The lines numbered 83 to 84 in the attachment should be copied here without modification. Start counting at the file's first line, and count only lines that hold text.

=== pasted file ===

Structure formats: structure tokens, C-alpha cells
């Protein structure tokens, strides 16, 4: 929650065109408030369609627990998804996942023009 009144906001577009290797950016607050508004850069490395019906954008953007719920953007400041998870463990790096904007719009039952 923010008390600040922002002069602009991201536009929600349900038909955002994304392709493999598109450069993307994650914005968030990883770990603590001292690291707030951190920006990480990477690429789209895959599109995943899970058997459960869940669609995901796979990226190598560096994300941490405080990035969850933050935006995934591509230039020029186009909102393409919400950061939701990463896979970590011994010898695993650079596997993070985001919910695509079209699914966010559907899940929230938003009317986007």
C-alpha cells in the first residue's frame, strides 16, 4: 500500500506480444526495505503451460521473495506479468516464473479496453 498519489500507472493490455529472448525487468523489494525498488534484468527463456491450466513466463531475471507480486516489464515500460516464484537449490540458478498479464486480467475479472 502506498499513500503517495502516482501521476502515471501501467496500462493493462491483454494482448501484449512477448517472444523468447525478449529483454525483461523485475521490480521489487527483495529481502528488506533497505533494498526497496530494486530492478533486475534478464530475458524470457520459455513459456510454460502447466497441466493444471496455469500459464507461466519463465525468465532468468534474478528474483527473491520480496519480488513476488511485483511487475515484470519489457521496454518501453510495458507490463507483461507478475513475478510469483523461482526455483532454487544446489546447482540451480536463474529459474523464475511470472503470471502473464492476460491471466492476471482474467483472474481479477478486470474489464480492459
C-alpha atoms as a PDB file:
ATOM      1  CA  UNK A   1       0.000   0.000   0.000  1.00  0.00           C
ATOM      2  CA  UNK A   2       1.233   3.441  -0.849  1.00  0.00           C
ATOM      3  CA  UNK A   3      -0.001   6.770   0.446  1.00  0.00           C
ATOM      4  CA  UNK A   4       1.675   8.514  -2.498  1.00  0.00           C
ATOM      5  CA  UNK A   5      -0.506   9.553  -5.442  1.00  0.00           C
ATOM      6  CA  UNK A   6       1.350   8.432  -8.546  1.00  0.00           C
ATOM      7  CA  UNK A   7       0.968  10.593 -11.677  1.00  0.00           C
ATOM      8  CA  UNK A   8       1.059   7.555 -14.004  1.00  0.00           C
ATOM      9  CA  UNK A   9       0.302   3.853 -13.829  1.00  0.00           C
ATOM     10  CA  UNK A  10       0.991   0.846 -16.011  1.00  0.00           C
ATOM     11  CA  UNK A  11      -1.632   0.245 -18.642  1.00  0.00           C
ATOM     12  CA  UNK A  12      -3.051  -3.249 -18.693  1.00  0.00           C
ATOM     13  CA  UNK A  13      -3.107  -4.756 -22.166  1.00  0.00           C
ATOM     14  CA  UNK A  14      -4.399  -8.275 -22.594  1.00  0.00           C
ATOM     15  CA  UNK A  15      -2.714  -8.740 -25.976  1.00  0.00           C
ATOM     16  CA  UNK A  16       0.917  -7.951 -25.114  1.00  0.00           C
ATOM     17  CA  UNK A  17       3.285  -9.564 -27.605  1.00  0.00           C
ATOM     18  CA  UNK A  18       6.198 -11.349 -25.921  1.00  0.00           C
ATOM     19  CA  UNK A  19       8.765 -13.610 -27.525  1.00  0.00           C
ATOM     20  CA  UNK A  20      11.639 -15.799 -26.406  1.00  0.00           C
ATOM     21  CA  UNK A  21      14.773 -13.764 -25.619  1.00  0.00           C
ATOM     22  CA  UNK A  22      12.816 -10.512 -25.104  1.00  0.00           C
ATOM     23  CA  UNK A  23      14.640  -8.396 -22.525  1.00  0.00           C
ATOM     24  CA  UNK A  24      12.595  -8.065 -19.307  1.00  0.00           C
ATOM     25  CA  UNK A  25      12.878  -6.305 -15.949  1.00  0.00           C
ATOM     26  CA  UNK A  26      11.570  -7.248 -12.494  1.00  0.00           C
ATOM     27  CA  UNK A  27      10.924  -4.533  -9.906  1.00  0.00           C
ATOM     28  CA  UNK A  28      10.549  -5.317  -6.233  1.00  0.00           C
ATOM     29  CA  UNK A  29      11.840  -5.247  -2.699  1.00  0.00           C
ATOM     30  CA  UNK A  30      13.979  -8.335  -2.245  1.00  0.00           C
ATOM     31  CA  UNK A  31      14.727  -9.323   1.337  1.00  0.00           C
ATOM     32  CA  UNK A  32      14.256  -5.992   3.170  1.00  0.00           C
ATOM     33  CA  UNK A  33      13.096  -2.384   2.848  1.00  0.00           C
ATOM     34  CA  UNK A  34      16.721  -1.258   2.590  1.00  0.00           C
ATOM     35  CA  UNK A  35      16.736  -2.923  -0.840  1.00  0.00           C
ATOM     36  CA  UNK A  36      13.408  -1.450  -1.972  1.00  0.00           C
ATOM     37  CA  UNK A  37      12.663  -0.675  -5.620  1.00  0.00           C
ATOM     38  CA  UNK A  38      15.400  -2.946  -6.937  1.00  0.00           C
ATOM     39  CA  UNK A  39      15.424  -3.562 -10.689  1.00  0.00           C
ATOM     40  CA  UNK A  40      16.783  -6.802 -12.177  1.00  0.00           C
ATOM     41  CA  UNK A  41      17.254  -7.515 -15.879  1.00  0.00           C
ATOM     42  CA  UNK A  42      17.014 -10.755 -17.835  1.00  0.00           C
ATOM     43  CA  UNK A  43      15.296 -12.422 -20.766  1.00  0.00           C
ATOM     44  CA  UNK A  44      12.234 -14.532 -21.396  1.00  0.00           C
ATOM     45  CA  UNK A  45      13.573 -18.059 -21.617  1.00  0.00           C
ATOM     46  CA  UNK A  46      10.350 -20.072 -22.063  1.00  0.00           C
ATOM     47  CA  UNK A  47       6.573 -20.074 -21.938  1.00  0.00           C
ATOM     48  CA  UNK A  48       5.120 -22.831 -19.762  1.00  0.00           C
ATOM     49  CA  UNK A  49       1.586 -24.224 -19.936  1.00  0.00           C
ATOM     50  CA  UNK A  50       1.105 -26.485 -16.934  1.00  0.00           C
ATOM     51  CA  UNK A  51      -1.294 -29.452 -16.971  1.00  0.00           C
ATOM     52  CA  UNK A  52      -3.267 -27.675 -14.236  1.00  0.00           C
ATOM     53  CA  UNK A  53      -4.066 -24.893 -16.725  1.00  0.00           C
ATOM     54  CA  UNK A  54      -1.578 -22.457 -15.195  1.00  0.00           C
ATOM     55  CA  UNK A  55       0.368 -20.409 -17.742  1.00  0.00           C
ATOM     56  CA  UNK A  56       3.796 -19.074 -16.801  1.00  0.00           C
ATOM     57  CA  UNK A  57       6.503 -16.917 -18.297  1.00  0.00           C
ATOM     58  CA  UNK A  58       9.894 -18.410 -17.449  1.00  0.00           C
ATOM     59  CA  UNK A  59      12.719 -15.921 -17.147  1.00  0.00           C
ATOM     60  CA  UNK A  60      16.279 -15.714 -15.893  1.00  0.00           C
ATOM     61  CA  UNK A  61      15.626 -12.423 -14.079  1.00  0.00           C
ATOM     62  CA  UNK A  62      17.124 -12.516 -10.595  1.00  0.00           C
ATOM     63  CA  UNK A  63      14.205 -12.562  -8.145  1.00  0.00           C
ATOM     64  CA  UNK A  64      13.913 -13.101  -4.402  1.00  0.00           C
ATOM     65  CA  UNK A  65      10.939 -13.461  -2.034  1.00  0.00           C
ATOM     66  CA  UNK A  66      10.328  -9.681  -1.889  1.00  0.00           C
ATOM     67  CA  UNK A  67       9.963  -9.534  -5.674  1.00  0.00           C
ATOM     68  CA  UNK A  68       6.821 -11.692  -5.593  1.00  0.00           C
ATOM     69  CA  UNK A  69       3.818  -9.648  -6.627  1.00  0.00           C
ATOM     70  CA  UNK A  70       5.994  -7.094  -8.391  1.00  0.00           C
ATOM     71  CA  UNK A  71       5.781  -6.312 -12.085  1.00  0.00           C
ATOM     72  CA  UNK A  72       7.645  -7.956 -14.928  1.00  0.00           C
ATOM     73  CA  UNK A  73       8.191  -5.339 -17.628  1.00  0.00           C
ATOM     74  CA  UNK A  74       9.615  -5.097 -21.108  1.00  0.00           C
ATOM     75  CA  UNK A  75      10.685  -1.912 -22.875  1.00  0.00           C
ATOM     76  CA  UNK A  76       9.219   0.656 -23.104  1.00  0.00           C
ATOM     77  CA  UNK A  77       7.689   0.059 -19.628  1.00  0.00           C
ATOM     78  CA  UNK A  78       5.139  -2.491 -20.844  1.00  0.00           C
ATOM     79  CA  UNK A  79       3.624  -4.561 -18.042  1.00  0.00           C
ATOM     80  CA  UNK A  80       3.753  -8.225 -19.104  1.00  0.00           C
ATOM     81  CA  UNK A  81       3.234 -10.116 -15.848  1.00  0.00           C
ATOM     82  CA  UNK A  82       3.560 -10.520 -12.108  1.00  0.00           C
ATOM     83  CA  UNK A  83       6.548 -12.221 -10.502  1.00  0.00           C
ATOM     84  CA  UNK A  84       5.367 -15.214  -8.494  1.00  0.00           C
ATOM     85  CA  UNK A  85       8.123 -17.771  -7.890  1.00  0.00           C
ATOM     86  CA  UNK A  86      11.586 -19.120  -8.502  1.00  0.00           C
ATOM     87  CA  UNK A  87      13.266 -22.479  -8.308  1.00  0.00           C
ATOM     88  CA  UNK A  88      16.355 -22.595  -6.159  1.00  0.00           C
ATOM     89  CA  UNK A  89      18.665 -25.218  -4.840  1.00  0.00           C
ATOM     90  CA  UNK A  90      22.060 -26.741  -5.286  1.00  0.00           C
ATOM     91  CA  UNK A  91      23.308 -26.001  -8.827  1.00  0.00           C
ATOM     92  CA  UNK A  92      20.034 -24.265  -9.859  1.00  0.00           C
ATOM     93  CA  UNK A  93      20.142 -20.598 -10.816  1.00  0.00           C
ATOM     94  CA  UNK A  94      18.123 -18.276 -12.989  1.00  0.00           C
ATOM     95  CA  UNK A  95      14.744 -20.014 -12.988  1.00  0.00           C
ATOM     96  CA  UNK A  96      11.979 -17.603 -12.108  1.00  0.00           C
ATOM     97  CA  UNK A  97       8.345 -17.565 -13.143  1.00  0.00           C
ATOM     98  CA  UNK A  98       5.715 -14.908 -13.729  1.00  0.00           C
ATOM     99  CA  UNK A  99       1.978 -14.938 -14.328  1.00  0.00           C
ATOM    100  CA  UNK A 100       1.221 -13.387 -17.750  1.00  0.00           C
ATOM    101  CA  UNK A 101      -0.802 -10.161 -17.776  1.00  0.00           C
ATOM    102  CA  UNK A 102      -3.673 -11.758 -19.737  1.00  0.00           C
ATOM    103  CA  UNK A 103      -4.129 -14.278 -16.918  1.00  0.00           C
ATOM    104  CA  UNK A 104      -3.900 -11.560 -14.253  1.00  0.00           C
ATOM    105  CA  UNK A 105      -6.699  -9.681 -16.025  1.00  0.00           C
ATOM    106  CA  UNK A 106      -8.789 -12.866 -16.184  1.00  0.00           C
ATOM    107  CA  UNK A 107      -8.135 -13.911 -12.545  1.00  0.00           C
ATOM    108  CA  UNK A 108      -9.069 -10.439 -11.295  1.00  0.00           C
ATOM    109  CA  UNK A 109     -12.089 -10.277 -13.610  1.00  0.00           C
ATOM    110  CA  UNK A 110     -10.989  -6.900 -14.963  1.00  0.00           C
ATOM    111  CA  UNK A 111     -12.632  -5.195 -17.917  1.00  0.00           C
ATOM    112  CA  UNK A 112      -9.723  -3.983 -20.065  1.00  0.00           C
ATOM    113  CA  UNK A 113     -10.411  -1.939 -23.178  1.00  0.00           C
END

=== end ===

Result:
ATOM     79  CA  UNK A  79       3.624  -4.561 -18.042  1.00  0.00           C
ATOM     80  CA  UNK A  80       3.753  -8.225 -19.104  1.00  0.00           C